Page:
Page C1.1 . 10 September 2008                     
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    Houses for Victorians

    by Robin Guild

    Underlying the almost infinite variety of Victorian houses were a few basic structural forms, repeated millions of times over by builders following well established principles.

    The Masonry House

    The detached masonry house was built of load-bearing brick or stone with a single masonry cross-wall, the remaining interior walls being non-load-bearing wooden stud partitions. From the early part of the 19th century, the foundations were a series of brickwork steps laid directly on the excavated trench, diminishing as they rose to the width of the wall.

    The first part of the wall above the ground is the plinth, generally a few courses of different-colored brick or perhaps a different finish of stone. Above the plinth, there rises the rest of the wall, in some instances stone facing bonded, for economy, into a brick backing, which provides structural stability.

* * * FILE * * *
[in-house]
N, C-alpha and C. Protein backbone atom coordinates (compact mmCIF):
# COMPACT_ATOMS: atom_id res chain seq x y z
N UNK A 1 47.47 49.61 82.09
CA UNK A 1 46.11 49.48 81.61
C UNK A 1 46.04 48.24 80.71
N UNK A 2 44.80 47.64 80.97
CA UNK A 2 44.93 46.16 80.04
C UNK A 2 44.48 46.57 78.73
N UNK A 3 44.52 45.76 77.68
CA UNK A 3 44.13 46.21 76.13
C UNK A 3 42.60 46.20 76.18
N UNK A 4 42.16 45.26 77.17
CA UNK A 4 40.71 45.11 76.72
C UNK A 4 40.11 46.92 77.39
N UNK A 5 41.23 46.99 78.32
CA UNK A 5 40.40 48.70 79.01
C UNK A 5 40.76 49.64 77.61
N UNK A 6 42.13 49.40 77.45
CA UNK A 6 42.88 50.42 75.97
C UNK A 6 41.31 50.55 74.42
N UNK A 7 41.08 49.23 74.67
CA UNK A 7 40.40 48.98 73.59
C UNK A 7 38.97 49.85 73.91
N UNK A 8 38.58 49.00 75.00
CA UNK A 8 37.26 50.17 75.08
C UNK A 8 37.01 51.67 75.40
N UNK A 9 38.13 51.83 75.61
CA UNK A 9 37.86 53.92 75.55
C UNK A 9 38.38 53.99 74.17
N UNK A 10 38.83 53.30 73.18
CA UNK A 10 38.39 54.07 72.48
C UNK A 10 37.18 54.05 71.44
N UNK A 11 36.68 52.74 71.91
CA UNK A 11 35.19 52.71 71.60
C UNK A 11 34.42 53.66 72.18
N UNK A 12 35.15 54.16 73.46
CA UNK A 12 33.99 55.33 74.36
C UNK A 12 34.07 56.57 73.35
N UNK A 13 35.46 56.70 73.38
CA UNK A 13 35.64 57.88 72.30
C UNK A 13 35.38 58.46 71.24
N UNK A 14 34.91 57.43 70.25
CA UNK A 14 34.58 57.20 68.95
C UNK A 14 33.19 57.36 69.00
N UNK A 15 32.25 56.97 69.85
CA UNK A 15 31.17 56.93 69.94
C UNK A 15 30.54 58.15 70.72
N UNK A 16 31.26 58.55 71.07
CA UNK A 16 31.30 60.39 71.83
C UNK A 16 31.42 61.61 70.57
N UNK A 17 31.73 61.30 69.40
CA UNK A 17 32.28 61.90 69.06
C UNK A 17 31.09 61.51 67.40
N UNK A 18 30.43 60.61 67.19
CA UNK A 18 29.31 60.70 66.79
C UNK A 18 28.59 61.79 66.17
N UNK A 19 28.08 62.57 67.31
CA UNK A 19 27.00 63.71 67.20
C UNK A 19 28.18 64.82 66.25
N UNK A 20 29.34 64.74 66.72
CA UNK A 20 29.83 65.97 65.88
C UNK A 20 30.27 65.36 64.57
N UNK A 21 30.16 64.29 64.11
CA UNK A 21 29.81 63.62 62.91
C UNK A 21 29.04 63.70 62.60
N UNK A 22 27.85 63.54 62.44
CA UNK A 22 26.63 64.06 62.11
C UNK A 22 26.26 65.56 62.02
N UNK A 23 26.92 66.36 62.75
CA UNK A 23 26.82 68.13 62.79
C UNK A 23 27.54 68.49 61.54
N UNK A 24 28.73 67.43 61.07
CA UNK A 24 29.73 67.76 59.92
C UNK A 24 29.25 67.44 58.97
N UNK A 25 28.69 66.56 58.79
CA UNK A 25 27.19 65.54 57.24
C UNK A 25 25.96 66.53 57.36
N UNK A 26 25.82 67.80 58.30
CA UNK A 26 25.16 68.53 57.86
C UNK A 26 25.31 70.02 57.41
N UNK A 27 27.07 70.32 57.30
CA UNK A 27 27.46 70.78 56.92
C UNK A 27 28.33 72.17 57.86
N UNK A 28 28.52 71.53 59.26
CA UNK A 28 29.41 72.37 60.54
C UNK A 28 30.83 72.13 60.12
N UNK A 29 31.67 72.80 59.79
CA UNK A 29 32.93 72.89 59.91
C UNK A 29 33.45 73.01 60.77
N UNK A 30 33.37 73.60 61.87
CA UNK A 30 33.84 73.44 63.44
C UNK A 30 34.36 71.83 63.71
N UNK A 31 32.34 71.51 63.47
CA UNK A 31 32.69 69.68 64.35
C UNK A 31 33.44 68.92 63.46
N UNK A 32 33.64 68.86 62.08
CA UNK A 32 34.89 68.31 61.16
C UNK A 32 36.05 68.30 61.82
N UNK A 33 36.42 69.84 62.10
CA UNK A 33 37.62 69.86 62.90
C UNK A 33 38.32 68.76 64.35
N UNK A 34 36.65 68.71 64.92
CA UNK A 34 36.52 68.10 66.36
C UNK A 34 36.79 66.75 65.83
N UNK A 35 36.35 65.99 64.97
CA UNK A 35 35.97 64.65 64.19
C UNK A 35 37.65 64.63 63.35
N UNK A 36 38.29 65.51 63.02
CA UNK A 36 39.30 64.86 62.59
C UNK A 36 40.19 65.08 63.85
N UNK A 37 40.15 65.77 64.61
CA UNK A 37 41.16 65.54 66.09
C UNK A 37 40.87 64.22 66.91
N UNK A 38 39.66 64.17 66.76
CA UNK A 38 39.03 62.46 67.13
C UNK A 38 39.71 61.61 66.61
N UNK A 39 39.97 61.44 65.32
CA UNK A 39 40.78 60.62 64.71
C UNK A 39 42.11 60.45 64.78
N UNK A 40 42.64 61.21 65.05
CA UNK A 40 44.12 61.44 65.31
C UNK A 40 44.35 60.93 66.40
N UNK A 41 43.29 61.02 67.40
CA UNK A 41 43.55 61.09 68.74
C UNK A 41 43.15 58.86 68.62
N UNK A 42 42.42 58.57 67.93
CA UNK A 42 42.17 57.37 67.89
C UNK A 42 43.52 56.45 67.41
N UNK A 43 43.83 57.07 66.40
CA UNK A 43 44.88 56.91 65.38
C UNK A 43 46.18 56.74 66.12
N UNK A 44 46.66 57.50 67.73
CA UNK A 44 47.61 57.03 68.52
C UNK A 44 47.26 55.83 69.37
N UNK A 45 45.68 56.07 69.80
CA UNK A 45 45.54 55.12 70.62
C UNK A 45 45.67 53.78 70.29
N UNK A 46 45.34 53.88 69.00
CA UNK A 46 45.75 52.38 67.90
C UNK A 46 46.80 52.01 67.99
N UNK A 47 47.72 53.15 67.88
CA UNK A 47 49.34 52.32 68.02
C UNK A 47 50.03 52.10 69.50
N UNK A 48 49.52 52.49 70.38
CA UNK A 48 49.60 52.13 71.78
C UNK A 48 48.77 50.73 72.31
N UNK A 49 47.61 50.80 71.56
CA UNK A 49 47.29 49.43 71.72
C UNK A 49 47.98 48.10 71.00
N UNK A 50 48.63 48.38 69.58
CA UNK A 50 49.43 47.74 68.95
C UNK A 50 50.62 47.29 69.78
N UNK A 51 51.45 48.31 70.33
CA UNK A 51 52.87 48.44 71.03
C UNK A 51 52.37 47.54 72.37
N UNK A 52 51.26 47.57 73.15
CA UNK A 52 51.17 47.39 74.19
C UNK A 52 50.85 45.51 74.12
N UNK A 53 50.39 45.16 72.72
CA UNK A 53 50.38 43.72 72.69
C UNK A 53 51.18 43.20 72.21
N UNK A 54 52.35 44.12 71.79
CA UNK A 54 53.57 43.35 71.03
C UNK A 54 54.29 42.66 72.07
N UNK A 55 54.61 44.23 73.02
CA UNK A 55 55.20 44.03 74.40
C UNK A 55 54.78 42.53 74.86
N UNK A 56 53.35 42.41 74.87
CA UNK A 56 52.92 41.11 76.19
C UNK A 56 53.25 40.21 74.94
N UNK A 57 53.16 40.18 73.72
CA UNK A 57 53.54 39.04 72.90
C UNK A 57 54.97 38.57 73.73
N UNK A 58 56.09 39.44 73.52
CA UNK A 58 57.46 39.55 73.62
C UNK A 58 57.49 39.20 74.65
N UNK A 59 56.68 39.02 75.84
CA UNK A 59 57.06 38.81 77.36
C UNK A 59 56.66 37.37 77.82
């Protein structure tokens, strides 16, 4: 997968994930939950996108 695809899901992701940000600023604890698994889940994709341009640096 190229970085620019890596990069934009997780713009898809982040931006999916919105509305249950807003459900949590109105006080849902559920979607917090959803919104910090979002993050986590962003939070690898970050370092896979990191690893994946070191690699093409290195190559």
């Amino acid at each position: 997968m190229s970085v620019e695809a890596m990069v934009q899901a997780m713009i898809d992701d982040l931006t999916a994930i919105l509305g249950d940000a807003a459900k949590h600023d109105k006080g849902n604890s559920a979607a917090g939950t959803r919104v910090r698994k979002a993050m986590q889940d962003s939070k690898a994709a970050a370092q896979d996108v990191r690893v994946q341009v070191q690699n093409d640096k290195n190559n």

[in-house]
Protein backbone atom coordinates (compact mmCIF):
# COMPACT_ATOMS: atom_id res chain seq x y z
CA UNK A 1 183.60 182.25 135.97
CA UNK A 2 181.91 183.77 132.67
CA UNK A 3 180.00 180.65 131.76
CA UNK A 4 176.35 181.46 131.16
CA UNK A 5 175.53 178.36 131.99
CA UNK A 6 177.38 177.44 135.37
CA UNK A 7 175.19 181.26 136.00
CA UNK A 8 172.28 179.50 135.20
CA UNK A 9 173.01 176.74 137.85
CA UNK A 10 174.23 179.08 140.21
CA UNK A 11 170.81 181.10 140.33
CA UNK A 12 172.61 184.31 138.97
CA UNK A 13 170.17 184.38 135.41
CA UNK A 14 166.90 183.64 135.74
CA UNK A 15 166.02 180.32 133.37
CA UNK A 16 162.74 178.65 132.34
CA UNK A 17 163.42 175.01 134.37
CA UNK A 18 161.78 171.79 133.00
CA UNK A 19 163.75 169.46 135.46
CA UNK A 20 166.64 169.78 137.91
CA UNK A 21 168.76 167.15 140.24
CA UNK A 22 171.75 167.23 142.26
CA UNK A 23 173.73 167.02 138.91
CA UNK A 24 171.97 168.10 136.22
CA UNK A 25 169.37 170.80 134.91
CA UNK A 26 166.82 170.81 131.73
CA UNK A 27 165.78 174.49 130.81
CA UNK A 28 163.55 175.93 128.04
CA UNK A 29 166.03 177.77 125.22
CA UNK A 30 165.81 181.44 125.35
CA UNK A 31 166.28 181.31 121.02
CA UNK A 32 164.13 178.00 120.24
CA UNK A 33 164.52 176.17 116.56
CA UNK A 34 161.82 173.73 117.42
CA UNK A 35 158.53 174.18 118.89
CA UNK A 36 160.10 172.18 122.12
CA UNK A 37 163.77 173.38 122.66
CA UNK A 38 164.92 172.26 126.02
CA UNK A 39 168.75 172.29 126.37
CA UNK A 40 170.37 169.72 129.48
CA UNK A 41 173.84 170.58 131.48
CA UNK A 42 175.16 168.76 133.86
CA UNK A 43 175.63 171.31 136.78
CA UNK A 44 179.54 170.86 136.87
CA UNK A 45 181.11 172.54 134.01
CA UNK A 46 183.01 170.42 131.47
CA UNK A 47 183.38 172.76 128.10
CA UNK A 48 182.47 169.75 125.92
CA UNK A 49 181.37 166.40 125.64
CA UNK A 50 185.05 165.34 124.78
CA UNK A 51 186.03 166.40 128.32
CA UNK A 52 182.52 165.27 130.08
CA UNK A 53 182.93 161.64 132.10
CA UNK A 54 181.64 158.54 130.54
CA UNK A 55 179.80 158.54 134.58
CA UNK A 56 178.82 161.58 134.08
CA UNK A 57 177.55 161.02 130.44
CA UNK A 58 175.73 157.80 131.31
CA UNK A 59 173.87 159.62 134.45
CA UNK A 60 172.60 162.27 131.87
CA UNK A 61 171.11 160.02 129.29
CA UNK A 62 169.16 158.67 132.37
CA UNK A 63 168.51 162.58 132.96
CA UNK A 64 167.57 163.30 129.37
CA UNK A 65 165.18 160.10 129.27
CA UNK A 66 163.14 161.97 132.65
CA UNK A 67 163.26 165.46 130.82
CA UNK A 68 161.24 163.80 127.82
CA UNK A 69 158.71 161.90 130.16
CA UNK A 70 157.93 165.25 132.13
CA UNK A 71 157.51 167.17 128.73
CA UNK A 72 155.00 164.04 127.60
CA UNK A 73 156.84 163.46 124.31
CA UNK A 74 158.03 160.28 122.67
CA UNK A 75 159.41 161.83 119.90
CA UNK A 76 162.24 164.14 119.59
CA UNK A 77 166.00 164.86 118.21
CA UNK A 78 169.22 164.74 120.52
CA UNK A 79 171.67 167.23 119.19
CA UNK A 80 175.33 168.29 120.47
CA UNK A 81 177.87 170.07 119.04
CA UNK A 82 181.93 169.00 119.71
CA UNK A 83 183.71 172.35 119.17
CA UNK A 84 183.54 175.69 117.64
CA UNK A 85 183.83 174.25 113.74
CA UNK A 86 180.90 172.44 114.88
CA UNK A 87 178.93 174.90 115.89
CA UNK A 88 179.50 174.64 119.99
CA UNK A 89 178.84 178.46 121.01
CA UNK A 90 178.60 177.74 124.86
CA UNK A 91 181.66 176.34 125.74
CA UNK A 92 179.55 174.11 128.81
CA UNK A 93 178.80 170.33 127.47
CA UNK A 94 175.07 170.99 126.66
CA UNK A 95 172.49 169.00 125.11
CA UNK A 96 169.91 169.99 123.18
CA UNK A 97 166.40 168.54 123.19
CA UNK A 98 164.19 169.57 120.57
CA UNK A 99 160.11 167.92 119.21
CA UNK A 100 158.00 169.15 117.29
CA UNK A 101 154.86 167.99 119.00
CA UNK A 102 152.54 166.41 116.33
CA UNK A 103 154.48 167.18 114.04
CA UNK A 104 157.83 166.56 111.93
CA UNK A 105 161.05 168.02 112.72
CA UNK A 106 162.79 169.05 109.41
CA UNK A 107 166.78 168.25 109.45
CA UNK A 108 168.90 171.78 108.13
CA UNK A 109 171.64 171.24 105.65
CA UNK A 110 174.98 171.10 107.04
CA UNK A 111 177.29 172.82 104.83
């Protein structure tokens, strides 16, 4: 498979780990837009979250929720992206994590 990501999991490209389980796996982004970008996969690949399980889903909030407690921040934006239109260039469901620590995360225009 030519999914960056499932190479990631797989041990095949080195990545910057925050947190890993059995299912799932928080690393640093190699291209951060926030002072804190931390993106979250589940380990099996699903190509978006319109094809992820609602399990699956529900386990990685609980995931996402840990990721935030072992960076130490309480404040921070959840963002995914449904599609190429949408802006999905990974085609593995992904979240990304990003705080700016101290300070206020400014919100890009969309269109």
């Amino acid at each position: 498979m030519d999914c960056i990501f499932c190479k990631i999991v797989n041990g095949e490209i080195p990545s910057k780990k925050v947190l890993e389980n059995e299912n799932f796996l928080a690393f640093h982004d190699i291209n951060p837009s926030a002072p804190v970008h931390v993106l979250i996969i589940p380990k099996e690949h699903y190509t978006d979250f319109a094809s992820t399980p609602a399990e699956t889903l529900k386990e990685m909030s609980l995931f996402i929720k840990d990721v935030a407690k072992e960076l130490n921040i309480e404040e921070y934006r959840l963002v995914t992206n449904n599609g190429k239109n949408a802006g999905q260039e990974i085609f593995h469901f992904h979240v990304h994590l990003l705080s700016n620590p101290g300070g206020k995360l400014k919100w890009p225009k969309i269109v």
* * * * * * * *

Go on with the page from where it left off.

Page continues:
Then comes the cornice, for example a stone coping, to throw water away from the wall, and finally, to complete the composition, the roof.   >>>

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    This article is excerpted from The Victorian House Book by Robin Guild, copyright © 2008, with permission from Sheldrake Press. Published in North America by Firefly Books.

     

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    The balloon-frame house became common in the U.S. Midwest in the mid-19th century.
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    Construction of masonry houses during the Victorian era was based on earlier building techniques.
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